Published June 09, 2010
NEW ORLEANS (AP) — The New Orleans Saints have made one long-term contract offer to Pierre Thomas since the Super Bowl, and the value was not close to what the club's leading running back was seeking, Thomas' agent said.
"The Saints have refused to negotiate with us. They've given us one proposal," agent Lamont Smith said Wednesday. "Pierre made the NFL minimum (salary) the last three years and was their leading rusher the last two. He made all the plays necessary. ... He's done all the right things. He played his (first) contract out."
The Saints generally do not discuss ongoing negotiations, and when asked to respond to Smith's comments, general manager Mickey Loomis said only that Smith "is correct that we are far apart."
Thomas, who signed a three-year contract with the Saints as an undrafted rookie in 2007, is a restricted free agent. The Saints tendered him a one-year offer of about $1.7 million. Because the period when Thomas could sign more lucrative offers from other teams has passed, the Saints have Thomas' rights for 2010.
Thomas wants a longer extension worth far more than the lone multiyear offer New Orleans has made so far, which was the reason he skipped the Saints' mandatory minicamp last weekend and has remained absent for voluntary practices.
Thomas led the Saints in yards rushing (793) and rushing touchdowns (six) last season and also had 302 yards and two TDs receiving. He then scored a 38-yard touchdown on a screen pass in the NFC championship game against Minnesota and added a 16-yard score on a screen in New Orleans' Super Bowl triumph over Indianapolis.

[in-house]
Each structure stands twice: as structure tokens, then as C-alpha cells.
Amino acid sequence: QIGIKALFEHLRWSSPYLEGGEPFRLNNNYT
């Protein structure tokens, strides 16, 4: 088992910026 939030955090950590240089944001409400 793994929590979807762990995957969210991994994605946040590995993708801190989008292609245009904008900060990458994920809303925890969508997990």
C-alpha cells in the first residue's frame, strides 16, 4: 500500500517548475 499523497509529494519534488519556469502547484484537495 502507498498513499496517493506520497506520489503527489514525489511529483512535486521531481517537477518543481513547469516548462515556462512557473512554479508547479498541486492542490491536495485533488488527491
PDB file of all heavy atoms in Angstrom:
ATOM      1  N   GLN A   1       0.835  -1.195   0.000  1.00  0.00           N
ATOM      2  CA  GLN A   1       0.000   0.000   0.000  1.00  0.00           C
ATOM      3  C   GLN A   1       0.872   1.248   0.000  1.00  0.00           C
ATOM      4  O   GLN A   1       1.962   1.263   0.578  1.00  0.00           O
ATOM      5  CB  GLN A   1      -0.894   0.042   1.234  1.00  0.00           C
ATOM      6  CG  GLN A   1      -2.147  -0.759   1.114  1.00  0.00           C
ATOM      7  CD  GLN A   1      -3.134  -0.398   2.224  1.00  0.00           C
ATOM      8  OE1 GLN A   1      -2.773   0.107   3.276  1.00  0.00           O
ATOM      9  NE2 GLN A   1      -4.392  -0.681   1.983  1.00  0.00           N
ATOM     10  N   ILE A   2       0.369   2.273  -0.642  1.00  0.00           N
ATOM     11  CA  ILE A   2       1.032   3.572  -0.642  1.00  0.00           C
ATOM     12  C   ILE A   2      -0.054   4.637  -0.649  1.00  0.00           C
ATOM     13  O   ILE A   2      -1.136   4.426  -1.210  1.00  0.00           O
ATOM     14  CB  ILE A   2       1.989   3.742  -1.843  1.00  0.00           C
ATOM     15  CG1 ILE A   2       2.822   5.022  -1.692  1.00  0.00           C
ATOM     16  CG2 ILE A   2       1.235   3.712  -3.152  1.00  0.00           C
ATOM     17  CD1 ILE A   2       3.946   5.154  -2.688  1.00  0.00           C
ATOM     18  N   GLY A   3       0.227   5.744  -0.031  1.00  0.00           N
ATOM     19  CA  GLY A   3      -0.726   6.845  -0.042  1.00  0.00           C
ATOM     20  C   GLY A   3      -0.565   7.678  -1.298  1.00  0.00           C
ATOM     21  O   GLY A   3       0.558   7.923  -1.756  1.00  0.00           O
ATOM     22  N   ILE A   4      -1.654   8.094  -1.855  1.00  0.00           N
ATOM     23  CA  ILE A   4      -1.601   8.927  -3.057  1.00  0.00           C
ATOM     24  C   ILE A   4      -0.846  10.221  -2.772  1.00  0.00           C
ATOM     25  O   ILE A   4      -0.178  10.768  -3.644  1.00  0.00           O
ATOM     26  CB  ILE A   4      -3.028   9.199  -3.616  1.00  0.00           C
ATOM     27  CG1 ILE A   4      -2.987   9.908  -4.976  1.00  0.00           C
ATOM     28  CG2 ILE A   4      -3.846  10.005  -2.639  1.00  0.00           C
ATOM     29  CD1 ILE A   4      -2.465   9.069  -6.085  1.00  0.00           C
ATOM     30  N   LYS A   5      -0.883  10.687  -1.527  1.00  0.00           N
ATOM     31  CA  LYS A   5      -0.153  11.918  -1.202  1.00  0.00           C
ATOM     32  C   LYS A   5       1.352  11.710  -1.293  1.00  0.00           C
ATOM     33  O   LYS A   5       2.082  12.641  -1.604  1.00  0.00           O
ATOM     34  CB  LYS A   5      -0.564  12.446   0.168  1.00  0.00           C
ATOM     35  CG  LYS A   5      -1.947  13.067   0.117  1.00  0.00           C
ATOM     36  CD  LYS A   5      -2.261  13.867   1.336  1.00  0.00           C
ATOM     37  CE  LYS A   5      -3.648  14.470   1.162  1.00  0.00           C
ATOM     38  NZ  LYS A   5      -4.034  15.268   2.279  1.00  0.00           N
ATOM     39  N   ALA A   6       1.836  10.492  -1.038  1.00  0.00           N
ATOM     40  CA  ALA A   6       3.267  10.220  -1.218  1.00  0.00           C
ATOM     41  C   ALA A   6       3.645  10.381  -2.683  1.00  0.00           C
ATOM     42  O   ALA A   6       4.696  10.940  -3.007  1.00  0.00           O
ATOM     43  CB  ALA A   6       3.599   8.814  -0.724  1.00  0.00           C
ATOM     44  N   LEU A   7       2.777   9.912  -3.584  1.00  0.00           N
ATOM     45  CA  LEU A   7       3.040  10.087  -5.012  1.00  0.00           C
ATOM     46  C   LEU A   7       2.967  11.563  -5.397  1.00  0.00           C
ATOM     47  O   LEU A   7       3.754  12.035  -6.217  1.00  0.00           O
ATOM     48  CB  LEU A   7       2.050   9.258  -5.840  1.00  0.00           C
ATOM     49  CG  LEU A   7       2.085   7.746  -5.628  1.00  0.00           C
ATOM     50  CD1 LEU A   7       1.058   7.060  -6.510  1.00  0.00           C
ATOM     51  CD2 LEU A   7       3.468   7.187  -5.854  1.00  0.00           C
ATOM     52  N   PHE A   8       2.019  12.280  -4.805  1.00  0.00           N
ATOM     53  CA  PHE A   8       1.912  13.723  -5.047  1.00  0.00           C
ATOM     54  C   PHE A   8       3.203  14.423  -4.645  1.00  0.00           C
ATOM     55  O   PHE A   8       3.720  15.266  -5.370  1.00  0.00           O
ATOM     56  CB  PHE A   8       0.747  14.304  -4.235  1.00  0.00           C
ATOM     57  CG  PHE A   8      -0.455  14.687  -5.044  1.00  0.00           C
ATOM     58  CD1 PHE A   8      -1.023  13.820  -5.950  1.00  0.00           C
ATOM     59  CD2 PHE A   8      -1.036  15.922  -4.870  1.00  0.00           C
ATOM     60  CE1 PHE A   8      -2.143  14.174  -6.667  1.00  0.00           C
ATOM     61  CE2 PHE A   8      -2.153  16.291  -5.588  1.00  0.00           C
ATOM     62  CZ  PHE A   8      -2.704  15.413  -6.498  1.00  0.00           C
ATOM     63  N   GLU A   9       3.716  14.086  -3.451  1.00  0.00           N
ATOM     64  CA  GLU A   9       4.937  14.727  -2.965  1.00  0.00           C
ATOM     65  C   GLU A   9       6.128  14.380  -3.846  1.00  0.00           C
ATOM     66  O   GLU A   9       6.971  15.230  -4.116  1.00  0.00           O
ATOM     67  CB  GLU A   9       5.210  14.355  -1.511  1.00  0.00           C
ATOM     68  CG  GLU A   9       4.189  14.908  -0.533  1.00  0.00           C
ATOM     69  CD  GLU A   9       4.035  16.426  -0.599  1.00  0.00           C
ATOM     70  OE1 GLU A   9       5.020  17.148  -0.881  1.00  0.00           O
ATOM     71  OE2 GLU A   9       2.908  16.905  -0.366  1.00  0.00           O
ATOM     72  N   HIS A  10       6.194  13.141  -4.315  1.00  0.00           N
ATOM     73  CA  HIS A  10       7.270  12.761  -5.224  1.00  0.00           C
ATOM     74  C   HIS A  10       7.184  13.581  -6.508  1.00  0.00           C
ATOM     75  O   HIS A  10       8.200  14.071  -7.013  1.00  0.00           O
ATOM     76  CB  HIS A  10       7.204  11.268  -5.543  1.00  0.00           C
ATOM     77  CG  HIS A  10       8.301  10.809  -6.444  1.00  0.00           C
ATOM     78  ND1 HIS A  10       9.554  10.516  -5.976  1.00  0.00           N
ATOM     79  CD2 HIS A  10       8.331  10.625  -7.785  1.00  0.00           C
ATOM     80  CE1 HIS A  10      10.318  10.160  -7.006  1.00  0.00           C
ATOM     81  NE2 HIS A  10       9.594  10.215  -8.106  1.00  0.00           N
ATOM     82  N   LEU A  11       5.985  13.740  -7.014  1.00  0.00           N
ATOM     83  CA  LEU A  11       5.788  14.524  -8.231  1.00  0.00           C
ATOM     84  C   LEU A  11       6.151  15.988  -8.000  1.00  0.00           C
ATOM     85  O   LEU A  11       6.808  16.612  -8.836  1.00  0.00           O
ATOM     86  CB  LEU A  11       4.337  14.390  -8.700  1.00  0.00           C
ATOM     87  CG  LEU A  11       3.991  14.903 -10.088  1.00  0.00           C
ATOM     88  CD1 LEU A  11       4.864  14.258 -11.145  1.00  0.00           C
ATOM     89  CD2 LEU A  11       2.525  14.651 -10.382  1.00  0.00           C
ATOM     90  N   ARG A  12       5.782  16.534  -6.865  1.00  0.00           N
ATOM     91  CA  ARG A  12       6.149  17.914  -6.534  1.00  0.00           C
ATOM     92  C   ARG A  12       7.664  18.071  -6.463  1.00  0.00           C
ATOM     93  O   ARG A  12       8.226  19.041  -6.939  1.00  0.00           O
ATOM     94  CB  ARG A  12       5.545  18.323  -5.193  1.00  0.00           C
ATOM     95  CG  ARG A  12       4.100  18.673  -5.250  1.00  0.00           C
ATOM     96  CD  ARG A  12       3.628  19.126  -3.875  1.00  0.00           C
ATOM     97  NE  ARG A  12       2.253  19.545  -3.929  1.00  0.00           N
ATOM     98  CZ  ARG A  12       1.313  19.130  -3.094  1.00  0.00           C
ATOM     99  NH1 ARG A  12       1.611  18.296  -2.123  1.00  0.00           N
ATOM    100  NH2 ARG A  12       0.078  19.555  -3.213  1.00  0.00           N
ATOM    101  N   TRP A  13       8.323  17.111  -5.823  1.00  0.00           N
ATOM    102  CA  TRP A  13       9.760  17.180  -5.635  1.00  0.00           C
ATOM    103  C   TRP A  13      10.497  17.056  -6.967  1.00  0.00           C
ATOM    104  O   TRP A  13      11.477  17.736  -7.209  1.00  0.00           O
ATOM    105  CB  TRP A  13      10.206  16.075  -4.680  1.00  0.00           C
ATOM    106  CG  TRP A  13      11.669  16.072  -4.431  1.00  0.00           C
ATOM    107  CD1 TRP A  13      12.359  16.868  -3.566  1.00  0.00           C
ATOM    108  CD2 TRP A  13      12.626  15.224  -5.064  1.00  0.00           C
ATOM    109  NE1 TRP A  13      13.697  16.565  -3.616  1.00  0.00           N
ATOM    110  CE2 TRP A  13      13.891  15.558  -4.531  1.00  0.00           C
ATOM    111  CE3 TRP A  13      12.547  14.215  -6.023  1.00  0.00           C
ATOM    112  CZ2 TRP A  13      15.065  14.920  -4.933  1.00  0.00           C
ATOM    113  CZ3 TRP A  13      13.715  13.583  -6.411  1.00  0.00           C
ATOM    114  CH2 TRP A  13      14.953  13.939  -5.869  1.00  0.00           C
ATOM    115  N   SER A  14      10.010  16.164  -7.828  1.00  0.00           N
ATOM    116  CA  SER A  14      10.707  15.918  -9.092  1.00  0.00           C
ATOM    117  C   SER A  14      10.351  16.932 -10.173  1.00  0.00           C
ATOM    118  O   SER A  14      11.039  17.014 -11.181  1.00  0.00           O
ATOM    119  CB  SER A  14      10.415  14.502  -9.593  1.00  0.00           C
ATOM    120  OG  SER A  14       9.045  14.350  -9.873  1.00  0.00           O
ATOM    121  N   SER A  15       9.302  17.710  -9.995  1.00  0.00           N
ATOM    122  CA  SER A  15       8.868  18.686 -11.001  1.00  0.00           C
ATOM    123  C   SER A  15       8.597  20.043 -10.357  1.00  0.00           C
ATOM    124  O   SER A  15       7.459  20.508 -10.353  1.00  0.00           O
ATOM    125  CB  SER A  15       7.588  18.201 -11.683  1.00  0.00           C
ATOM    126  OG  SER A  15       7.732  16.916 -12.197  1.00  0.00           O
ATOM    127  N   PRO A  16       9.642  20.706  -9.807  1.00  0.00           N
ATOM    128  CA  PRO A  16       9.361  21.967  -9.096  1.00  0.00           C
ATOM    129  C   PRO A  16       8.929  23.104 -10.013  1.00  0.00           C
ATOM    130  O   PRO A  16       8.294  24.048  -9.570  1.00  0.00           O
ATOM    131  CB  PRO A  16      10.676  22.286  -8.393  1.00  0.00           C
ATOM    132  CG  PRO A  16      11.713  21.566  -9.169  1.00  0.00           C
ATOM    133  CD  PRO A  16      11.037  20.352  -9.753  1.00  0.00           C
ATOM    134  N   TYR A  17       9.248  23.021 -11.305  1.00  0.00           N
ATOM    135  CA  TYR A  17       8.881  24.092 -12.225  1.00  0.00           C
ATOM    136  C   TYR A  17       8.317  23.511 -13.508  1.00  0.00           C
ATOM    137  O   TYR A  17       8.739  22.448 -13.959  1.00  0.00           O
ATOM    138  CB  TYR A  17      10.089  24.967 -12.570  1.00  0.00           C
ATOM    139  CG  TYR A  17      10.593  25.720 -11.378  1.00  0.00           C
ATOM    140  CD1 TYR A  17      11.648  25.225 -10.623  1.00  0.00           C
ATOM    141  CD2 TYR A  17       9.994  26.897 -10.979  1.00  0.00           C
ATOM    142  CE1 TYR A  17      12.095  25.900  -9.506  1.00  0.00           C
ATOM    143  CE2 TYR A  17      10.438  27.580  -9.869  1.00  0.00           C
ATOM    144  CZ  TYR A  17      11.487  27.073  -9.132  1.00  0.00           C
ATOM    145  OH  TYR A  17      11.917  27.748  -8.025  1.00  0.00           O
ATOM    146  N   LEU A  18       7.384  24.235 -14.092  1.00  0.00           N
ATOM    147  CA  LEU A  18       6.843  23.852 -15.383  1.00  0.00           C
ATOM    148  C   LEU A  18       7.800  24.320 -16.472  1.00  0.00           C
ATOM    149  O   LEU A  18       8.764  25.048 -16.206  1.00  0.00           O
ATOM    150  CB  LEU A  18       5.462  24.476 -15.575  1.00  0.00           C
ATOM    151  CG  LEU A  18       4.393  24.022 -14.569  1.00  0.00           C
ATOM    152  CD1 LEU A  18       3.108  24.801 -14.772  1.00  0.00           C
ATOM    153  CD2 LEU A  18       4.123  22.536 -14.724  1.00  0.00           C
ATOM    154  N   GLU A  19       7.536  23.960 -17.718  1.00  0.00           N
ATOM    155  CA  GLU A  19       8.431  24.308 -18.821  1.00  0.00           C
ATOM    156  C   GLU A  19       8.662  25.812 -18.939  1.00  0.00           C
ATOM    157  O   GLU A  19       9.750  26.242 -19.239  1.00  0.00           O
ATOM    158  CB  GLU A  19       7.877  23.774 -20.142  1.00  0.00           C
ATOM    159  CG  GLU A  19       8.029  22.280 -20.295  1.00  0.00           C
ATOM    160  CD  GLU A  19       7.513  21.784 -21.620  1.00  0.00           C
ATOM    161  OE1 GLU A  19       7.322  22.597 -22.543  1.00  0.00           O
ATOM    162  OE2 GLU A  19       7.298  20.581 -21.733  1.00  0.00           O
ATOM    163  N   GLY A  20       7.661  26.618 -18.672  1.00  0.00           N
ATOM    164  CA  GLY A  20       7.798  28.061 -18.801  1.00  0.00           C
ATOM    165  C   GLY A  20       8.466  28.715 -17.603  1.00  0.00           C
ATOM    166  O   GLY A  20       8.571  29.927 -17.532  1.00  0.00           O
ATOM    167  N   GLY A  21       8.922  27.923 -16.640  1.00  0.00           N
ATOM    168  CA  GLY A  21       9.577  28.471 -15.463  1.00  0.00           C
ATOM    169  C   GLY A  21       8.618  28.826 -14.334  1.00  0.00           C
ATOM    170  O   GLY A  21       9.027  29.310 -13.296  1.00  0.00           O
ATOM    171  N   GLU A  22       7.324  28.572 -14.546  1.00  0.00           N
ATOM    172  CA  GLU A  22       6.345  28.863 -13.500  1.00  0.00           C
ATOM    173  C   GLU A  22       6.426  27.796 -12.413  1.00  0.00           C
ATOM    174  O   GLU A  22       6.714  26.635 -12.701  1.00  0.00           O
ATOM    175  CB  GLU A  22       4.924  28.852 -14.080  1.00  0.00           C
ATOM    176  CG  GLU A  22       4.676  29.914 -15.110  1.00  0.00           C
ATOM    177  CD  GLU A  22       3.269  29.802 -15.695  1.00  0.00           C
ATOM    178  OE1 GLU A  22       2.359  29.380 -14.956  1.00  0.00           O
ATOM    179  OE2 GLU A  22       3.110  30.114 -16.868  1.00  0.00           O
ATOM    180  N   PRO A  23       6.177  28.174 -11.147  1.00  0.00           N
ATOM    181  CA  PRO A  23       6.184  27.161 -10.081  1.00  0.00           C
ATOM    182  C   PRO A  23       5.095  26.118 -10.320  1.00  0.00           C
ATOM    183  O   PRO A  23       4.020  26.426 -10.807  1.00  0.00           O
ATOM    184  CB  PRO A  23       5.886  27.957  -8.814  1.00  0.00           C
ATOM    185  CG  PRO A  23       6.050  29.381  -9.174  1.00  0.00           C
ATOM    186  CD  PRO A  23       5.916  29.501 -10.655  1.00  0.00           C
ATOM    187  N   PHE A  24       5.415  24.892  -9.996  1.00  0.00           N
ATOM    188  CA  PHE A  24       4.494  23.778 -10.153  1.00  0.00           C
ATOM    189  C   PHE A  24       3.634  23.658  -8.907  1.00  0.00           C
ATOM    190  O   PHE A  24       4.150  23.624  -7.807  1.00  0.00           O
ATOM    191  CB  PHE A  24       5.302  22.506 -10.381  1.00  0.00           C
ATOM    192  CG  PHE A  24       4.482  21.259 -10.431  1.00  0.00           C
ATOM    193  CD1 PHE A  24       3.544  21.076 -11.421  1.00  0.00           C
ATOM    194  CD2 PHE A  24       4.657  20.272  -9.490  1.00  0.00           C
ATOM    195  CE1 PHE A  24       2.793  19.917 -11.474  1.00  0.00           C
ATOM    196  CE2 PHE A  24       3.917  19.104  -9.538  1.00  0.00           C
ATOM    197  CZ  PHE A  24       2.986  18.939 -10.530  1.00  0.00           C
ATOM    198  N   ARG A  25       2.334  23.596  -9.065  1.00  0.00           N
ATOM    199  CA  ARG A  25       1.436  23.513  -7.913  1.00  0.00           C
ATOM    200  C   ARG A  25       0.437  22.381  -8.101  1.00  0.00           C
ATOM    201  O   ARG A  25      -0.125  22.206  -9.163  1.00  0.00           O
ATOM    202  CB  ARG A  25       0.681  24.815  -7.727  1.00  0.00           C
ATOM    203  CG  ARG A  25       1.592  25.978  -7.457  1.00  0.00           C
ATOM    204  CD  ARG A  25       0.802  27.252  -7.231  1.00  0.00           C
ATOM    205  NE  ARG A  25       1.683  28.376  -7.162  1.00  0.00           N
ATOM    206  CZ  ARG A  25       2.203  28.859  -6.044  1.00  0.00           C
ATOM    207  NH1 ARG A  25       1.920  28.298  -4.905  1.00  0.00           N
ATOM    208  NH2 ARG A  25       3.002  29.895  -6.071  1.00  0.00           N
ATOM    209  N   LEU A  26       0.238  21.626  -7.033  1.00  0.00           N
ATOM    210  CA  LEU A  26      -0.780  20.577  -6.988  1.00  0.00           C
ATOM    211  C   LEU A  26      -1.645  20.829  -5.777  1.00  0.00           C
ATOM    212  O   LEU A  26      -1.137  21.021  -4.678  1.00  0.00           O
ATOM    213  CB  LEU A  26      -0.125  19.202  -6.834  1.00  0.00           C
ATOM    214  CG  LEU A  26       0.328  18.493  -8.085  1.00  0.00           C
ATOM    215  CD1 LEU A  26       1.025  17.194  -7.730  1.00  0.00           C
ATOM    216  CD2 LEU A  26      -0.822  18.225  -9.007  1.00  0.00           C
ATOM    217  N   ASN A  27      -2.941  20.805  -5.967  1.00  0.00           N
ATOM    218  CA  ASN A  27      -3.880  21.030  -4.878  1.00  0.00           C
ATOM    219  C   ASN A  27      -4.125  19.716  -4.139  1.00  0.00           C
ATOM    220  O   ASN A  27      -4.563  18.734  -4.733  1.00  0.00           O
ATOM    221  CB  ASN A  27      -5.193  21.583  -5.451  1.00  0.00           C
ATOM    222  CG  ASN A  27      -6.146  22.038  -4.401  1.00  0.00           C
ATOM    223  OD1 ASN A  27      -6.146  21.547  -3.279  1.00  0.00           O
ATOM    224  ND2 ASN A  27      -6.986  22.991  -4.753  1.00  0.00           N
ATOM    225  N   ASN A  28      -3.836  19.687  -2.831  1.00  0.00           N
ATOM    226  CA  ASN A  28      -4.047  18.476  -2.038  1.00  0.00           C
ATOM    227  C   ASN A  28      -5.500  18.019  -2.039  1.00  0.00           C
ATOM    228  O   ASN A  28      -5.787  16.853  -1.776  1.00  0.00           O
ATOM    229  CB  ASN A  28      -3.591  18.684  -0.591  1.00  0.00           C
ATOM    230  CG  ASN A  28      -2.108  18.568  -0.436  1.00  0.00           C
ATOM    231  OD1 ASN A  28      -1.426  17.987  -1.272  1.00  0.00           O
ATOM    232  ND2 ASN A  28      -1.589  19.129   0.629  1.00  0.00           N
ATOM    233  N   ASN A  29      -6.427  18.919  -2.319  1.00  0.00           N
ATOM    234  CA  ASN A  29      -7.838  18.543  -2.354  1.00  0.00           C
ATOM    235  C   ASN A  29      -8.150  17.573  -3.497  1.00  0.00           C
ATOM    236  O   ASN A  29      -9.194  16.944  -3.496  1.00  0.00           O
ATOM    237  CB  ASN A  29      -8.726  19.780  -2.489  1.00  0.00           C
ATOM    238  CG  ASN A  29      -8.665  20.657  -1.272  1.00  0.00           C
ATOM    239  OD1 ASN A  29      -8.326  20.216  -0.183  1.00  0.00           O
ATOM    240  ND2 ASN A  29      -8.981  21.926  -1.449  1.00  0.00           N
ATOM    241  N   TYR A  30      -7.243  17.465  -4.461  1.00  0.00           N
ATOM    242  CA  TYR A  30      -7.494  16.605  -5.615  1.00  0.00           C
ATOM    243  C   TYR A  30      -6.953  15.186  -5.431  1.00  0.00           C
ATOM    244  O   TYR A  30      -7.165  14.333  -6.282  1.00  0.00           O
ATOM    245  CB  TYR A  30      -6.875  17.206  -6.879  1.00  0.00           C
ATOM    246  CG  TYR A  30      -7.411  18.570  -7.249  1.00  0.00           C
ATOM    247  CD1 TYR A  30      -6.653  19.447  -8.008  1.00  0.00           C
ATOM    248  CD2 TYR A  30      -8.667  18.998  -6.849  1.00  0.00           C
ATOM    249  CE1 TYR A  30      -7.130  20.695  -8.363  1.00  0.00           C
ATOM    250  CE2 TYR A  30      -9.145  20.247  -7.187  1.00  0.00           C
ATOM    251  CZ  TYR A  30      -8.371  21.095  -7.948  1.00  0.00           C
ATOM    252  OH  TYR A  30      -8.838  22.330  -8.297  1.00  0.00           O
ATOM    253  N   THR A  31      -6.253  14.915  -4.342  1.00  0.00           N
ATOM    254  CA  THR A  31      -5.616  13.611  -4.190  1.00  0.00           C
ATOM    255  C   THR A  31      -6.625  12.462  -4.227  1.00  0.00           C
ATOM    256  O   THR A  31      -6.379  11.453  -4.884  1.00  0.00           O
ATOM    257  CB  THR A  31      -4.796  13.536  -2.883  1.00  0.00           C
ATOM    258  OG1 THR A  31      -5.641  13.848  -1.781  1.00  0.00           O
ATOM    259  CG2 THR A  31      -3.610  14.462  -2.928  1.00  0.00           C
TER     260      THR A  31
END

His 1,095 yards and eight touchdowns from scrimmage in 2009 compared favorably to Reggie Bush's 725 yards and eight TDs from scrimmage. Bush is slated to earn around $8 million next season.
Smith declined to specify what Thomas expects to be paid, but he said the figure is not in the realm of the more than $8 million per year that St. Louis star running back Steven Jackson could earn over the life of his six-year contract he signed in 2008.
Smith would not specify what the Saints had offered Thomas so far, but when asked if it was as much as the three-year, $11 million deal the Philadelphia Eagles recently reached in March with fullback Leonard Weaver, Smith said, "No."
Because Thomas has not signed his tender, he cannot be fined for missing mandatory practices and could become a training camp holdout if the two sides do not start moving closer soon.
"The reality is with running backs, he's in the prime of his career," Smith said of Thomas, who'll be 26 in December. "Running backs have some of the shortest careers in the NFL and are often let go after they're 30. If he doesn't get a big contract when he's in the prime of his career, then when does he get security?"